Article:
Owen Gage

Async, Non-blocking, static or dynamic, strong or weakly typed

I have my own definitions of these words. I think they make sense. I imagine there's a large selection of personal definitions out there.

Feel free to jump to the definition you think you'll disagree with most:


Async is all about the code you write. Async code looks async. Here's an example:

fetch("/somewhere").then(resp => {

console.log("Printed before the status...")

I don't need to tell you this code is asynchronous. You can tell from how it is written.

This code is synchronous:

fn main() {
    let value = 123;
    println!("{}", value);

Funnily enough, async/await in most languages makes the code look synchronous again:

console.log("Printed before the status...")

try {
    let resp = await fetch("/somewhere");
} catch (e) {

[A]synchronous is all about the style in which you write your code. Synchronous code executes in the order you'd expect for any given codes' control flow. Asynchronous code tends to use callbacks and other 'do it later' features that means the lines of code executed is less obvious.


You can not tell from looking at the code if something is blocking or non-blocking. Here is some Go code:

resp, err := http.Get("http://example.com/")
if err != nil {
	// handle error
defer resp.Body.Close()
body, err := io.ReadAll(resp.Body)

This code looks synchronous. There are no callbacks and no awaits. Without knowing how Go works, you cannot tell from this snippet if the HTTP request hangs the entire thread waiting for a response.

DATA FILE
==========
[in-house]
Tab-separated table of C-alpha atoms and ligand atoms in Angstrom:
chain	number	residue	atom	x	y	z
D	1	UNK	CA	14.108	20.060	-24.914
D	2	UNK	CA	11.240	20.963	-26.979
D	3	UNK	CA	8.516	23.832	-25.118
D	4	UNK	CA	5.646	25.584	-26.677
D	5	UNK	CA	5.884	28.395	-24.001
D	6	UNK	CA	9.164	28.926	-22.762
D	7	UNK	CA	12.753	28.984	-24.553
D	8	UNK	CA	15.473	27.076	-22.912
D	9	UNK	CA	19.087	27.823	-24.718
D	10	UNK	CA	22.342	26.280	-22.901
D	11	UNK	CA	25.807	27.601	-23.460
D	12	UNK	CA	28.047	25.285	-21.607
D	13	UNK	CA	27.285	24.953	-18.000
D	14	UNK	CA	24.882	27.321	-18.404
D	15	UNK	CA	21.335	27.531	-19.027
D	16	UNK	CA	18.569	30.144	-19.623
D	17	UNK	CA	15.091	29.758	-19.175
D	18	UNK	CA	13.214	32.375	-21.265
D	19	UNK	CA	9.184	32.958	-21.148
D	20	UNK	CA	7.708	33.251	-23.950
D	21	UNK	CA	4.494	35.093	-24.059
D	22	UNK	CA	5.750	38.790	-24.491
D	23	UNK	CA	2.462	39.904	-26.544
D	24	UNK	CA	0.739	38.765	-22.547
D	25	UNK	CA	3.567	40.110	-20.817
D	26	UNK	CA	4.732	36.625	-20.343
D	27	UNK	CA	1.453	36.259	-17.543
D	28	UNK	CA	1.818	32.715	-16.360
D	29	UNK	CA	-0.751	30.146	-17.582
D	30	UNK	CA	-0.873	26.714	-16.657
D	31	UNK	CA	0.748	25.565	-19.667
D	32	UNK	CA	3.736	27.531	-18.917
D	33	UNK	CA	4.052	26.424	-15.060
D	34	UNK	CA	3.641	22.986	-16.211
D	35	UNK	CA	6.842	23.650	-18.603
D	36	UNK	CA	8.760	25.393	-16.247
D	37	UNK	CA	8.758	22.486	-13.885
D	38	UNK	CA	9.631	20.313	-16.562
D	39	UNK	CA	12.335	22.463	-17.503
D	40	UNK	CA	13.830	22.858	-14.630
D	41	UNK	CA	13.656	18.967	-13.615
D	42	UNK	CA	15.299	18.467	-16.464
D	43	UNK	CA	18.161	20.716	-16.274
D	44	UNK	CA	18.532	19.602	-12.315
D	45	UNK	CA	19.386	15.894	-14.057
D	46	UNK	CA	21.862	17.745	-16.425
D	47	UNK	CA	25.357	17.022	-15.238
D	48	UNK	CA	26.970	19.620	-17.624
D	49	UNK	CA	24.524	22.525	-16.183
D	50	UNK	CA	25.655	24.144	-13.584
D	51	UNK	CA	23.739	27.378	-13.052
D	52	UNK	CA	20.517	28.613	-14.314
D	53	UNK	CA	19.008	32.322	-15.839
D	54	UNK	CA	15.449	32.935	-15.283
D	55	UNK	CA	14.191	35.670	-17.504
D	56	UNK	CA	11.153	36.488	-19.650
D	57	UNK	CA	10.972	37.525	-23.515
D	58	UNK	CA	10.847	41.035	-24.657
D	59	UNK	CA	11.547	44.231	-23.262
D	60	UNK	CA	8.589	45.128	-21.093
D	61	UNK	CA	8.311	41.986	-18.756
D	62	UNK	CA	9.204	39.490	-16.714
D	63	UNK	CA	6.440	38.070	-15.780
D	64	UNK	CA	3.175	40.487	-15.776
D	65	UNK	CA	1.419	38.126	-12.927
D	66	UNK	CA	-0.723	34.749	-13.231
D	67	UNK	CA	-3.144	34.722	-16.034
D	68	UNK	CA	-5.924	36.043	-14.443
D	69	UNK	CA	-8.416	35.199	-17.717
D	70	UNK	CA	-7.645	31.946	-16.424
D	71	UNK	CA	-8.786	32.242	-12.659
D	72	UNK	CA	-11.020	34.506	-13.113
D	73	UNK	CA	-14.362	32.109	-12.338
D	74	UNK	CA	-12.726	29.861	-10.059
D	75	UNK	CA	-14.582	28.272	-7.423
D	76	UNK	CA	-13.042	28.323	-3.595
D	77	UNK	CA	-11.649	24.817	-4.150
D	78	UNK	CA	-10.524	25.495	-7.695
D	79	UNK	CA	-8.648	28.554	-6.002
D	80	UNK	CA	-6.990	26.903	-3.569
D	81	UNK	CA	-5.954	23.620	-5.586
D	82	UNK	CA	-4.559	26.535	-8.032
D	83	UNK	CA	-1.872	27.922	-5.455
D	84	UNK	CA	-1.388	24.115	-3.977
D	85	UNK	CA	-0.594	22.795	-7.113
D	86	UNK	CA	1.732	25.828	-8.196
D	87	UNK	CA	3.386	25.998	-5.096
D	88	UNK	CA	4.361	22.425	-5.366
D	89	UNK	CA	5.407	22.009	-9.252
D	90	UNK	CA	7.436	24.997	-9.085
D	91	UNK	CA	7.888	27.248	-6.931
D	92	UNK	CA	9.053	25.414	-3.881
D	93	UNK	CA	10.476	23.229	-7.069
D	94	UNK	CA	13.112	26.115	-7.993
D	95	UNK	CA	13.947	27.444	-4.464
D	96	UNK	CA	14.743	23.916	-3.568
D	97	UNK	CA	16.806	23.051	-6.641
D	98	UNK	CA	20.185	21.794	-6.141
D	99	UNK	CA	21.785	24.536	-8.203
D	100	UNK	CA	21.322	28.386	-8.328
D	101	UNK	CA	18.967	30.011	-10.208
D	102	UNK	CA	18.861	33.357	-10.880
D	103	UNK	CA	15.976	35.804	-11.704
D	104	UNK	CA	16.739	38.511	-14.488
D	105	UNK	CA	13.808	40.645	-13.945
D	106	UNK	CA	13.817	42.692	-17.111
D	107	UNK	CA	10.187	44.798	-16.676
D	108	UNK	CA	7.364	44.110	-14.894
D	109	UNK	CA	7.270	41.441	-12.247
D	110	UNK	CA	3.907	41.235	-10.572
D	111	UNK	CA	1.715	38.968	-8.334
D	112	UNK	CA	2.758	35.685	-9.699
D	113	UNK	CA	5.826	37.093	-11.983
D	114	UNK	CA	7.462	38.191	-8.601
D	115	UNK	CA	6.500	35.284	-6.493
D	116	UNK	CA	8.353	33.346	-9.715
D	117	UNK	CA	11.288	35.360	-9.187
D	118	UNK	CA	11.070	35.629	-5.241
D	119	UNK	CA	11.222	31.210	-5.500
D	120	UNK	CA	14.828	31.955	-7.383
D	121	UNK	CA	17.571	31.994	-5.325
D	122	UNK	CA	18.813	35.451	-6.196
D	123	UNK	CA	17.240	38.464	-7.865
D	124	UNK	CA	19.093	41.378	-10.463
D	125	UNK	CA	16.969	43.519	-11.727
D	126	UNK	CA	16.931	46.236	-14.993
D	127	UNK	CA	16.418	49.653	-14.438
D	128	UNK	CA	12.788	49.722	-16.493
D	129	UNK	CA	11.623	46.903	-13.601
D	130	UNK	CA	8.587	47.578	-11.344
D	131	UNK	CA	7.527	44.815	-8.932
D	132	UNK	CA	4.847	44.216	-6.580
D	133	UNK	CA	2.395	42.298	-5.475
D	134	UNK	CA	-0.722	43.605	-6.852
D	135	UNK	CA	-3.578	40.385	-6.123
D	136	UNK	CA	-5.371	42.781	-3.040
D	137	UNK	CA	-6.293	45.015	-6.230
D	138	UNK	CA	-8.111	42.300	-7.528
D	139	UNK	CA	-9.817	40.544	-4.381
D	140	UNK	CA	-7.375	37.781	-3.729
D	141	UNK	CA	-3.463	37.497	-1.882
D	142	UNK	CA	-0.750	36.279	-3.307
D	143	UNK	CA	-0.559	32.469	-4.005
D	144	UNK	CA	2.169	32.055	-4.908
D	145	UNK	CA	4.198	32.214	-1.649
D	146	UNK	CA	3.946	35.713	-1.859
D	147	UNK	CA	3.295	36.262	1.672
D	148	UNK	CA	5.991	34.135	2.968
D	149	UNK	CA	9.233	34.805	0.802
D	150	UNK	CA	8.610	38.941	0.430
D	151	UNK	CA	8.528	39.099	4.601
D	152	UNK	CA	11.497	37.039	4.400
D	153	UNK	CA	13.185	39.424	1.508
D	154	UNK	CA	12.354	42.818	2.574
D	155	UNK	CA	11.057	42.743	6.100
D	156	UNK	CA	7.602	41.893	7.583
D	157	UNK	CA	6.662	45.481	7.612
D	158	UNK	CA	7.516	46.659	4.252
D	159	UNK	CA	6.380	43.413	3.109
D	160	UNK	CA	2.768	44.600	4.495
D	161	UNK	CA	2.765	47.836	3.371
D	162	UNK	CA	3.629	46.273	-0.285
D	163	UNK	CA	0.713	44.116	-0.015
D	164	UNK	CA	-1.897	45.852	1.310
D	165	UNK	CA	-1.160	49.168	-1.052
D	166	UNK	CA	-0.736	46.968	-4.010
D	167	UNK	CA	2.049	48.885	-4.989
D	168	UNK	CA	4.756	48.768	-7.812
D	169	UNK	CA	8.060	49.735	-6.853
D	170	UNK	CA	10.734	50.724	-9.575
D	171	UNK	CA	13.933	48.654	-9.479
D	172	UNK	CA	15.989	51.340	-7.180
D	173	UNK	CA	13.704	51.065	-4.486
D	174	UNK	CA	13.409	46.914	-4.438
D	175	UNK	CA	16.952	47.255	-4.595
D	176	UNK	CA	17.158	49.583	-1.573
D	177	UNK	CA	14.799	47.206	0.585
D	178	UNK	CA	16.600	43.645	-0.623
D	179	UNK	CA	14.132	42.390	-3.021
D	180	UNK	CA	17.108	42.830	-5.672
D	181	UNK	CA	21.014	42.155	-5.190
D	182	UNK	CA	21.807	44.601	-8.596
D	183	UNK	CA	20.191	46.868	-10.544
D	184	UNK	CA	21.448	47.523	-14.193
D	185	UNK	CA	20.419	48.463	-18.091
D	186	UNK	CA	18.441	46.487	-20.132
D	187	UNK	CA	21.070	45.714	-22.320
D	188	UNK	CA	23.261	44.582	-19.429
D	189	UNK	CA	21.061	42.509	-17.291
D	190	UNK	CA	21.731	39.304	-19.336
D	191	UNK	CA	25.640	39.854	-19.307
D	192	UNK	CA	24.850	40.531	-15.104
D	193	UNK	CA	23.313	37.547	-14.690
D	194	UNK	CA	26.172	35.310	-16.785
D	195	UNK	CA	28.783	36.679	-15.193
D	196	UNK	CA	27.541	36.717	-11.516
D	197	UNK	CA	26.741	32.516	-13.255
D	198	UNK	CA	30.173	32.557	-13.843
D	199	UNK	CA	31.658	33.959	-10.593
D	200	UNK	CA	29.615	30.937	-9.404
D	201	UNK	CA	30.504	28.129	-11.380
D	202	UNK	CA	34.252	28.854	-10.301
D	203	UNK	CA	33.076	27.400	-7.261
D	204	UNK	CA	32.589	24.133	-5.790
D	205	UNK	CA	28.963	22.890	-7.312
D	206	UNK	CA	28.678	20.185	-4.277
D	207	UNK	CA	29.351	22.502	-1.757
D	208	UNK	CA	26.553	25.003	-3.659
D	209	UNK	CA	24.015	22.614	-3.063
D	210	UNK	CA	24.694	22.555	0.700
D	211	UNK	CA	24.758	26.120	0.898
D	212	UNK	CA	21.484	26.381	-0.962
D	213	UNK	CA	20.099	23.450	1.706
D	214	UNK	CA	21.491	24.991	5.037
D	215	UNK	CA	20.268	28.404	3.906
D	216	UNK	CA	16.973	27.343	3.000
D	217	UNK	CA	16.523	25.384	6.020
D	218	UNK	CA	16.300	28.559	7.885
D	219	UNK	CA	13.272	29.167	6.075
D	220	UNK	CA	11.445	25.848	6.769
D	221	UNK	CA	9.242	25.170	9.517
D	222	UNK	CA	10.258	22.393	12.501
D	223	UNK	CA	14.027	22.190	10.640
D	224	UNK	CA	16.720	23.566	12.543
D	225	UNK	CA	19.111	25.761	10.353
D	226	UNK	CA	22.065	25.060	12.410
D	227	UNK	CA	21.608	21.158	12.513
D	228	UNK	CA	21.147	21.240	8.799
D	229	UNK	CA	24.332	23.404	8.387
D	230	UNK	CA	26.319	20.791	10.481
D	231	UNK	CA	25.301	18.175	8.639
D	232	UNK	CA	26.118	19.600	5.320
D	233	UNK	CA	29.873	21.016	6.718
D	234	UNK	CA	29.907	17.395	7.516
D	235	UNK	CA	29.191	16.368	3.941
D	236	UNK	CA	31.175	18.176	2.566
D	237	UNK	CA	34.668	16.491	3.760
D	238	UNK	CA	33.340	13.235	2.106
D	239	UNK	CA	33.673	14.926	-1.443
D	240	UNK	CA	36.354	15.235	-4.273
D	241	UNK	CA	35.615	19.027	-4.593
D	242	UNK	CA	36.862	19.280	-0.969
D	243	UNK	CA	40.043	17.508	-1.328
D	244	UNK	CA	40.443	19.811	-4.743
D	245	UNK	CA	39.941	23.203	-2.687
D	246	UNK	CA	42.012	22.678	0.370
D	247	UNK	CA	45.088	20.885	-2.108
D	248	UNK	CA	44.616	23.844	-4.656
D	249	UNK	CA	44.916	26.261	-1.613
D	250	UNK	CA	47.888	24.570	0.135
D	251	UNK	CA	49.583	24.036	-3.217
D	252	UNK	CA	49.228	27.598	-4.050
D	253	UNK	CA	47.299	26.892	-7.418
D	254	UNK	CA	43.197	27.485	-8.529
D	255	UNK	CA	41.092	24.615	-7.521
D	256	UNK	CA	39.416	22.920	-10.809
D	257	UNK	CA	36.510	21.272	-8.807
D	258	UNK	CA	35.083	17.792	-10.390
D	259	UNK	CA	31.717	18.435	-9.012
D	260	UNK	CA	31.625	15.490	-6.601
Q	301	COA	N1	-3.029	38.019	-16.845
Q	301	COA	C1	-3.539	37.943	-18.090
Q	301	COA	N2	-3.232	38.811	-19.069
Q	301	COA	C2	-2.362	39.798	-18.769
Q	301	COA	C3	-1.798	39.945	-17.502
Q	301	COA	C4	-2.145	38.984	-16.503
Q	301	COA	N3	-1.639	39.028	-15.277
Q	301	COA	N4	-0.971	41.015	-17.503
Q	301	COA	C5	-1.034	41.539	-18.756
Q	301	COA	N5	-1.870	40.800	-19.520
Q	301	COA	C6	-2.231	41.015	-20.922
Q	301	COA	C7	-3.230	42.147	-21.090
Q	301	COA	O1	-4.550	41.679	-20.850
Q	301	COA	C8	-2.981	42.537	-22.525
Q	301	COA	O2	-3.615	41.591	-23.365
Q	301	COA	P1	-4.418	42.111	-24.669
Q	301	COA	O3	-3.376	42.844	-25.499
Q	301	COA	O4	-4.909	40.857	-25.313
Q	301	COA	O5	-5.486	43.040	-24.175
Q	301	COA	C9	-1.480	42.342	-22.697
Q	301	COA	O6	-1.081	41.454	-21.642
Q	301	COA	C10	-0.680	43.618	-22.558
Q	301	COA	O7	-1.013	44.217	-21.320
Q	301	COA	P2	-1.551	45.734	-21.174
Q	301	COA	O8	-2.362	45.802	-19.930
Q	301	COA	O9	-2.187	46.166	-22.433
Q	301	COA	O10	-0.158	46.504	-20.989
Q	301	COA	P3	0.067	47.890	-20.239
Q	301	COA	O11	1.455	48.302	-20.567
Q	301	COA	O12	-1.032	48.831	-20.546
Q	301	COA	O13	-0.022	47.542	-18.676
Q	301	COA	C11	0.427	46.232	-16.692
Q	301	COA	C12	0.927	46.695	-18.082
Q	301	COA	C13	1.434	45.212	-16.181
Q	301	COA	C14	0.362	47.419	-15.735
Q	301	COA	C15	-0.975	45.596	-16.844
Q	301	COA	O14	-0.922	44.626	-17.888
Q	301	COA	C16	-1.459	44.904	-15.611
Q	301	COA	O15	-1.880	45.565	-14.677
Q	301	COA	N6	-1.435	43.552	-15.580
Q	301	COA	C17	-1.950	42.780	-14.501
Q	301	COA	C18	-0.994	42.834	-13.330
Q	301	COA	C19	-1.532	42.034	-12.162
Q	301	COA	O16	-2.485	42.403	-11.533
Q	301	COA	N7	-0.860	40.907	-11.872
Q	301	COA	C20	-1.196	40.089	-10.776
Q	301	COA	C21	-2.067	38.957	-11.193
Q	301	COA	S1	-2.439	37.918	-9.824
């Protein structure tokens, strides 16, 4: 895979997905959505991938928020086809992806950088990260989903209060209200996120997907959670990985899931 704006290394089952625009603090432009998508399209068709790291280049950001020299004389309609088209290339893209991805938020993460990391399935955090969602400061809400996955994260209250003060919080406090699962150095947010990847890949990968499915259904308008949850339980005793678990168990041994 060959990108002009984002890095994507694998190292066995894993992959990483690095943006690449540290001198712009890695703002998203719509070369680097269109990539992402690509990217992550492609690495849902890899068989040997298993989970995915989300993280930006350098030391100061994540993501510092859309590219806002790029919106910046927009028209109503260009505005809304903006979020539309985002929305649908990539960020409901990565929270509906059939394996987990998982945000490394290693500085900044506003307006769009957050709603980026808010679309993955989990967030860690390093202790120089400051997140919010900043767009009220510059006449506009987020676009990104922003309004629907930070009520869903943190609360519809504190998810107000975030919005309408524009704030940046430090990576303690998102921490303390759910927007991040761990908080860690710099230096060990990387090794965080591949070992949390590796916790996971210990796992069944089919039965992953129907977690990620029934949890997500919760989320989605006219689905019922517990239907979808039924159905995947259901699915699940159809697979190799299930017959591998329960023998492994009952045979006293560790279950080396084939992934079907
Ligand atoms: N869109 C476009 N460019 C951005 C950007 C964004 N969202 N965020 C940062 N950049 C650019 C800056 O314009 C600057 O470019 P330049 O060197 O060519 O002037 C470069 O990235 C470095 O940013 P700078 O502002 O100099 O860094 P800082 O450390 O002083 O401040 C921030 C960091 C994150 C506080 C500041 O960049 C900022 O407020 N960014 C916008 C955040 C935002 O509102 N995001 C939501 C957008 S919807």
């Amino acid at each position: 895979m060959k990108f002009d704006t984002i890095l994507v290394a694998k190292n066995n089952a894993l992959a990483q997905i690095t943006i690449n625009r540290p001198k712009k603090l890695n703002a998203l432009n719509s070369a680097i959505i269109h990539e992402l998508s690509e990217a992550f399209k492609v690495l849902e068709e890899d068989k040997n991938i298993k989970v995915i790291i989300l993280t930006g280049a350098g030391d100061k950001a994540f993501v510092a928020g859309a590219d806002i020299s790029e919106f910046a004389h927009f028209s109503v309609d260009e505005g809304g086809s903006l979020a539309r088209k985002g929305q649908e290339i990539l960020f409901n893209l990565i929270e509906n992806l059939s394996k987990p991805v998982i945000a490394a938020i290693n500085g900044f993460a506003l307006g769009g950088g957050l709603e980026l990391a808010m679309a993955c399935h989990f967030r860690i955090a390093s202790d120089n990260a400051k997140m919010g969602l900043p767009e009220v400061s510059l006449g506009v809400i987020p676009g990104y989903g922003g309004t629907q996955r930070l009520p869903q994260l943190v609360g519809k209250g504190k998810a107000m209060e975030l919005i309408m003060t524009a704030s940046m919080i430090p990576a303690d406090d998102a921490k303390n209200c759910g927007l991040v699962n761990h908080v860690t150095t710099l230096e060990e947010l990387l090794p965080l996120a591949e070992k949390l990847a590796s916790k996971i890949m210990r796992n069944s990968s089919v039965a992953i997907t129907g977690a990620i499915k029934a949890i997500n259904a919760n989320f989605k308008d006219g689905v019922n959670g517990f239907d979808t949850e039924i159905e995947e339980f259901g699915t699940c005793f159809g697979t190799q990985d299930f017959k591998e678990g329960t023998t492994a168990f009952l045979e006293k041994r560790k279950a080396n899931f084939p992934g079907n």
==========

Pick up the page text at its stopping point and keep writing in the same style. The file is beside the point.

In fact, Go is typically *non-*blocking despite being written in a synchronous style. Other Go-routines might make progress while the call to Get and ReadAll is being completed.

Blocking and non-blocking is all about other things happening. The above Go code might let nothing else occur during its execution. Or it might let any number of things happen. Blocking code is not interrupted. Non-blocking might be.

This gets murky when you think about threads and multiple CPUs. Usually you would be talking about particular APIs being [non-]blocking, like sockets in Linux.

Dynamic or statically typed

I'm not here to argue which is better.

The difference between a static and dynamically typed language, to me, is where the type lives. Here's some Python:

a = 123
a = "123"
a = 123.0

a does not have a type. It is a variable. Python is dynamic and that means variables do not have a type. The type lives with the value itself.

Here's some more Rust

fn main() {
    let a = 123;
    let a = "123";
    let a = 123.0;

(Ok, maybe Rust is a bad example)

Here there are actually three variables all called a, each has it's own type. The value itself doesn't 'have' a type. It exists as part of the variable.

For dynamic languages the values have a type. For static languages the variables have a type. You can blur these lines with things like Any in Rust, or even the dyanmic keyword in C#.

Strong or weakly typed

The 'strength' of a type system is down to type conversions, and is very much not a yes/no property a language.

Python is dynamic, but surprisingly strong:

>>> "1" + 2
TypeError: can only concatenate str (not "int") to str

At least compared to JavaScript:

> "1" + 2

JavaScript does a lot of type conversions without you asking, as as such is a weakly typed language. Python does less of these conversions so is stronger.

Go is very strongly typed in places, like integer conversions:

func main() {
	a := uint8(1) + uint16(2)
invalid operation: uint8(1) + uint16(2) (mismatched types uint8 and uint16)

Rust behaves similarly. Whereas C++ couldn't give a monkey's:

int main() {
    char a = char{1} + int{2};


These are words I've used a lot, and it seems people have different understandings of them. I don't claim to know the correct meanings, so I'm interested in what other peoples definitions would be.